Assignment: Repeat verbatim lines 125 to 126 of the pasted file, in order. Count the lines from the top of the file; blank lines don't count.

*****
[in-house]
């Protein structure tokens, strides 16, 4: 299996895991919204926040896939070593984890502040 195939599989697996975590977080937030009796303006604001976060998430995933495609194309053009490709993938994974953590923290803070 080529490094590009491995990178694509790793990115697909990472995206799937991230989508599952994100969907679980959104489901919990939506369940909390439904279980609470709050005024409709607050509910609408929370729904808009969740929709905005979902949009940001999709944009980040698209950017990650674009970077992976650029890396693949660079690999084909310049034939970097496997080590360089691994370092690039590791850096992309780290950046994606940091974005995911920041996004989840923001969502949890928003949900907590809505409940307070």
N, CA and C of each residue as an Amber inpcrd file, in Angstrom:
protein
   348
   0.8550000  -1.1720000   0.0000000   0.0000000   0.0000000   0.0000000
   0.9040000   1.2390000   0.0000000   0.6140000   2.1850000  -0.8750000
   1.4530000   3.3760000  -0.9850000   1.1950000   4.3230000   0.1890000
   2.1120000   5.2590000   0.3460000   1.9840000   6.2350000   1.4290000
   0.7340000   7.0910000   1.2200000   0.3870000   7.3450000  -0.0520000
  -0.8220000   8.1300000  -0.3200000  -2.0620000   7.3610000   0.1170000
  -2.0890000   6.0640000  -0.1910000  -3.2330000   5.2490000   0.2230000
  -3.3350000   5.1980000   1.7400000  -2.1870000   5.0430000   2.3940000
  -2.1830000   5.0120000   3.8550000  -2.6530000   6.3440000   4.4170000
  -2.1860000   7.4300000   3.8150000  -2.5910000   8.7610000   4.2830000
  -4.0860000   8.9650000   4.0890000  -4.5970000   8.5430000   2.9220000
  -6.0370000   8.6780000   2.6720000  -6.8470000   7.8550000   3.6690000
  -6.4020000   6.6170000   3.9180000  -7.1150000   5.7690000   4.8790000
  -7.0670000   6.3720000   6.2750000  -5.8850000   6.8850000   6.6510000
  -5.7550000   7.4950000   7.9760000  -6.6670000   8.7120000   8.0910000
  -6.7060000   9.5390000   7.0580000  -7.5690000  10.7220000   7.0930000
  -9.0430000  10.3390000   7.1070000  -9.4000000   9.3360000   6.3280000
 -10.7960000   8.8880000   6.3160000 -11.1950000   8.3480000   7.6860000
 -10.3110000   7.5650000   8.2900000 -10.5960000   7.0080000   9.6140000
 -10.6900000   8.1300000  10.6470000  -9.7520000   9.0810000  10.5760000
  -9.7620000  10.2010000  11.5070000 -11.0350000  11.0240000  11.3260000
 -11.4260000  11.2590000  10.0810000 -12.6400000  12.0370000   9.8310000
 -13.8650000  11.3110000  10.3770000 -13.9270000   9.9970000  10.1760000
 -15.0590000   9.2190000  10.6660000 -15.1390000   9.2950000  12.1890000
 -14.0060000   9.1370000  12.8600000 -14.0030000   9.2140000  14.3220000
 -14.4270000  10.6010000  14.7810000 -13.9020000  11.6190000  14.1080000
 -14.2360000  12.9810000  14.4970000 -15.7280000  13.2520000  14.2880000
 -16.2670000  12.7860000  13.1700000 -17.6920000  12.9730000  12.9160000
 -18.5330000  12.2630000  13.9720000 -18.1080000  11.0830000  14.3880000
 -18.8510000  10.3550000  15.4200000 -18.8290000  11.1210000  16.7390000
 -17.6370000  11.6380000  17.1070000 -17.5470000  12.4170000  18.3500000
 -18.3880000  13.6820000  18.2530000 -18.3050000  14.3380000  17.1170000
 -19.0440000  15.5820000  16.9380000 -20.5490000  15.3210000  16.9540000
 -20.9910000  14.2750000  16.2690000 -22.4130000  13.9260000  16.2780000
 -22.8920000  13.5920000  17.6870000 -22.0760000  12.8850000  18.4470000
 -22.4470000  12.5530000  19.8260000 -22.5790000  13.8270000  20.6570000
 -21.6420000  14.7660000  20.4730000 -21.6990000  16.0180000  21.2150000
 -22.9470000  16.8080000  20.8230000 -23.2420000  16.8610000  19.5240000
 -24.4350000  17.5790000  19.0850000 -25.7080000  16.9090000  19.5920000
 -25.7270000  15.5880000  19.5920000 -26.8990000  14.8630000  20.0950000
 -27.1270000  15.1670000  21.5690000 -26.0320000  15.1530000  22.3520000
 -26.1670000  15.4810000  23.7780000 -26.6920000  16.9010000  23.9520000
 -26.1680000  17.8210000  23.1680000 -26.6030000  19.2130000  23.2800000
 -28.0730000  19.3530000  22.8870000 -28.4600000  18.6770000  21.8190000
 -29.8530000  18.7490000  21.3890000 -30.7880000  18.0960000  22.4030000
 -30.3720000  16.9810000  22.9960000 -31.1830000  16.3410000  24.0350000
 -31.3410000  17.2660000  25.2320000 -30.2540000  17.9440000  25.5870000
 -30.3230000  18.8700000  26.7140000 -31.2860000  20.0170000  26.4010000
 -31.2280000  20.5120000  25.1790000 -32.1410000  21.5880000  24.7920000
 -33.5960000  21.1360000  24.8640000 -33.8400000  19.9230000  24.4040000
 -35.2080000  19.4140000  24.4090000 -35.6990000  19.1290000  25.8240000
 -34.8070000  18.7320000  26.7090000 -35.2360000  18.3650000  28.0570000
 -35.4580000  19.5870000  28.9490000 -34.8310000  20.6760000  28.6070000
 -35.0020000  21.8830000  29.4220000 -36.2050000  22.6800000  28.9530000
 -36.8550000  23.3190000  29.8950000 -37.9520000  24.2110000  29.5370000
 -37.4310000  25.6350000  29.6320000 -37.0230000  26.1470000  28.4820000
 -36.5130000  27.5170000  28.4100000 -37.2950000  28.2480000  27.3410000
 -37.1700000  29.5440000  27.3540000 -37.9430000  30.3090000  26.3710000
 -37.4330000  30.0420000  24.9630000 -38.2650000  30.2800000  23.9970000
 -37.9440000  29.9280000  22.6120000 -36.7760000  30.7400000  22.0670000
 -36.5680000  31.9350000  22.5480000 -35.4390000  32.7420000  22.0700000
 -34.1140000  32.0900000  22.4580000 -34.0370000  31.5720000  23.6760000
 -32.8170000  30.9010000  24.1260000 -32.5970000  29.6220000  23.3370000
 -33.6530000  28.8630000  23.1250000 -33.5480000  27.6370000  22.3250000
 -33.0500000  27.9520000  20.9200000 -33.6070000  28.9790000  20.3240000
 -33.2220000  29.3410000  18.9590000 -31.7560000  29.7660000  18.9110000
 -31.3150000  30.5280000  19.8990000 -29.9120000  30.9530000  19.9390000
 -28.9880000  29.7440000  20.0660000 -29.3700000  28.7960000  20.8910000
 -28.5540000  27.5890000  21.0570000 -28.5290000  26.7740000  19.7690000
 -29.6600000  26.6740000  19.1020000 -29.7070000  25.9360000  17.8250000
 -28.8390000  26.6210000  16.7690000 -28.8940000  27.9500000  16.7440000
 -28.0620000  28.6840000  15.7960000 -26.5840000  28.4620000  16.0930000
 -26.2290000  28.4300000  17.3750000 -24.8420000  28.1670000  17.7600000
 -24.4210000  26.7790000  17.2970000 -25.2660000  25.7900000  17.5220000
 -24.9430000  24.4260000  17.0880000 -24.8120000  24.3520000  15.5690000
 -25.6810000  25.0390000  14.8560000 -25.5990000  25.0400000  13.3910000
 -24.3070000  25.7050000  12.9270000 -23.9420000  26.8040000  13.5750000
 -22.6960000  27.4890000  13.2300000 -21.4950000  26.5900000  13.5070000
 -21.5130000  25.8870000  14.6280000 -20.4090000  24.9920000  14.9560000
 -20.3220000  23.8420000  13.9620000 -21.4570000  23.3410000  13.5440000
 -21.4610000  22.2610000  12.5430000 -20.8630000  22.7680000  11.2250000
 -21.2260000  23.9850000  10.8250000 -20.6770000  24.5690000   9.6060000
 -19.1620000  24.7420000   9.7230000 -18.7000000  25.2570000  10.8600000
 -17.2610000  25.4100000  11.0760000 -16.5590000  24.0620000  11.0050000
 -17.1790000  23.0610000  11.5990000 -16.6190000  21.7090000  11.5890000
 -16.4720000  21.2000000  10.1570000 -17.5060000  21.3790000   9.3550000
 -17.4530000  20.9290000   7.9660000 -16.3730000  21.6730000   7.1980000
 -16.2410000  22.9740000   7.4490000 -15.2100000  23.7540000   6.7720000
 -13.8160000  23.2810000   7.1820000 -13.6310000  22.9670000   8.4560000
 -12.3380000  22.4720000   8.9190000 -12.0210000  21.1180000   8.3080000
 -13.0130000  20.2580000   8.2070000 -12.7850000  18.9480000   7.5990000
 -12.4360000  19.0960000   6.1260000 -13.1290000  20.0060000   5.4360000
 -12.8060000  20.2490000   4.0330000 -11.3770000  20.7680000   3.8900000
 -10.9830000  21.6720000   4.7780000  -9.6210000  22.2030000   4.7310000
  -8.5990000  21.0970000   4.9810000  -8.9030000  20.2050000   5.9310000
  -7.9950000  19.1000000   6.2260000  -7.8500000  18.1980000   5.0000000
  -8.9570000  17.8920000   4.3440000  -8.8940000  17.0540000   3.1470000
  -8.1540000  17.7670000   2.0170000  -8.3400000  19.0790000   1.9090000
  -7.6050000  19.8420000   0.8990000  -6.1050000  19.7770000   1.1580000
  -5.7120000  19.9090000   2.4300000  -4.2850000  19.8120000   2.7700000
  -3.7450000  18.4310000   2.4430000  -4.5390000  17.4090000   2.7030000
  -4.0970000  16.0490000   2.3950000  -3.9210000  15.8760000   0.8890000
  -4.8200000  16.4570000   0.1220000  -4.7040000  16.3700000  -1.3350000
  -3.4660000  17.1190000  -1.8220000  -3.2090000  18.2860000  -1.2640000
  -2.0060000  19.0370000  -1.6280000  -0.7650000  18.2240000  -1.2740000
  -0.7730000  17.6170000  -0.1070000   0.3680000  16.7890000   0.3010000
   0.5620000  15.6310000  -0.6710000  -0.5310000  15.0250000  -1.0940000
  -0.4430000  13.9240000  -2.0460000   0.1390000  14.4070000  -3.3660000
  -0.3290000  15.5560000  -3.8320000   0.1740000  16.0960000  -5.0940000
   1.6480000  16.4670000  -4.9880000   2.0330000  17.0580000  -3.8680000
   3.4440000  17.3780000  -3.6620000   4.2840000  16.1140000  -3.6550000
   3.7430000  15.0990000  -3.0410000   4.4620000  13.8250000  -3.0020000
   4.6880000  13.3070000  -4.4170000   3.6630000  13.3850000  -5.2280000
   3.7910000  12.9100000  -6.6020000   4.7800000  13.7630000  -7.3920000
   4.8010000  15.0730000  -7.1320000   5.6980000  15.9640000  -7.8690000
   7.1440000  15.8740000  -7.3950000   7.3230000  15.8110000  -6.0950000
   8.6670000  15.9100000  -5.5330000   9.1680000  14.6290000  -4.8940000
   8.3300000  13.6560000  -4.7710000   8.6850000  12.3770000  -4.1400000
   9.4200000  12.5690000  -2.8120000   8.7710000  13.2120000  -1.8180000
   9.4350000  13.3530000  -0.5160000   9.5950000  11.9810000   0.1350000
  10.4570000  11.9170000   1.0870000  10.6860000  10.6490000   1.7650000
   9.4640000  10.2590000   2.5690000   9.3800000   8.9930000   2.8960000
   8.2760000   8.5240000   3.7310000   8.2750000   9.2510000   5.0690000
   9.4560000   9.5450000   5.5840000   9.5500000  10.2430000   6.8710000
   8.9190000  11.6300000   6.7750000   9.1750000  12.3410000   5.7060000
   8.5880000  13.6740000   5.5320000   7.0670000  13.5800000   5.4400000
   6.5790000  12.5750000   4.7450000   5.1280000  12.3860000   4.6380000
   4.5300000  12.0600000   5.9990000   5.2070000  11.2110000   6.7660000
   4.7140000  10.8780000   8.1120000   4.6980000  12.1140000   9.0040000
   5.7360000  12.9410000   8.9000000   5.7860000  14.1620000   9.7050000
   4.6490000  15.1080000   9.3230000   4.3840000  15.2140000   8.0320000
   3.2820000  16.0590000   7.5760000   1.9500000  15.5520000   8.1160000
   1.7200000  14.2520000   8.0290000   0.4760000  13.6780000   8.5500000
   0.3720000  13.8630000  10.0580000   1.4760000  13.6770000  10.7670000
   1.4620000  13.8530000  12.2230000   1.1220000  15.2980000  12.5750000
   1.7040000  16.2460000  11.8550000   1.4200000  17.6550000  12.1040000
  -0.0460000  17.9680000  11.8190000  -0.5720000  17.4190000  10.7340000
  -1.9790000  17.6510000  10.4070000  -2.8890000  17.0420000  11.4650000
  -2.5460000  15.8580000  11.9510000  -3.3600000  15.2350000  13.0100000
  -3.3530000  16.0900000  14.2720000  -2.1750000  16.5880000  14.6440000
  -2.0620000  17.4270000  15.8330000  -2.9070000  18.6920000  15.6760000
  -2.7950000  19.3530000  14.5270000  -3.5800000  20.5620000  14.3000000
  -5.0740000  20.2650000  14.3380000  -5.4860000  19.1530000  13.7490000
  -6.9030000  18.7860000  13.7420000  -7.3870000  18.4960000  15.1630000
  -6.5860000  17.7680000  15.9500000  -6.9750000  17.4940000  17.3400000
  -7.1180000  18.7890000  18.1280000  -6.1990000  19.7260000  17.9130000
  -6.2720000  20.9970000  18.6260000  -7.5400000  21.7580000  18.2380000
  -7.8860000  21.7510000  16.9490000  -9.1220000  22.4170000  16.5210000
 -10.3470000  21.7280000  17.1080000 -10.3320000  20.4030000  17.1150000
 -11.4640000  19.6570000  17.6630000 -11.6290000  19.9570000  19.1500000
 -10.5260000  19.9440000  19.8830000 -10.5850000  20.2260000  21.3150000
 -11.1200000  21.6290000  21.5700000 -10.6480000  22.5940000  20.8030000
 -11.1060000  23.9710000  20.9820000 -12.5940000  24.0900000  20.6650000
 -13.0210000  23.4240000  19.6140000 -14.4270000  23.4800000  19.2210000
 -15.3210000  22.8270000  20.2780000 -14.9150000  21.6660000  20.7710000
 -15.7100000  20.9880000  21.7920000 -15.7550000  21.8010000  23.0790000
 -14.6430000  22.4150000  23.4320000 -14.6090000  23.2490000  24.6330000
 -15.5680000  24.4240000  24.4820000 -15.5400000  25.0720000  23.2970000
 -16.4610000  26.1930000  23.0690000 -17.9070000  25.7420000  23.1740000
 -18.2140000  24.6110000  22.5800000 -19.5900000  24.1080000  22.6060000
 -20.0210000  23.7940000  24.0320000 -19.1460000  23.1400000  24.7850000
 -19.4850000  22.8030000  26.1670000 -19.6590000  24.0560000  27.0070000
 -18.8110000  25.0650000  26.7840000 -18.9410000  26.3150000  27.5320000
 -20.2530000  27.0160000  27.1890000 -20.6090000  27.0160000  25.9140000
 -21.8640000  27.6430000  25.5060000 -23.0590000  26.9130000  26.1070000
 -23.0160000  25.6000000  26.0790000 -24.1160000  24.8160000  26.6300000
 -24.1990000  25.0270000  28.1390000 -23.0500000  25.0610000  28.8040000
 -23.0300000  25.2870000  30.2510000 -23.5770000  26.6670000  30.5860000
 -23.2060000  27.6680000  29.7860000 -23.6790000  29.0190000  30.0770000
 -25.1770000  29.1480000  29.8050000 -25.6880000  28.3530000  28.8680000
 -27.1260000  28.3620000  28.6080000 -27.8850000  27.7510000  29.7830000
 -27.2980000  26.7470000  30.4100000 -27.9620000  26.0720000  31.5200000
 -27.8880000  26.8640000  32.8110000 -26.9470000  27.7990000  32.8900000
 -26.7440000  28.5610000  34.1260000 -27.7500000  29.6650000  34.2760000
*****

   9.4350000  13.3530000  -0.5160000   9.5950000  11.9810000   0.1350000
  10.4570000  11.9170000   1.0870000  10.6860000  10.6490000   1.7650000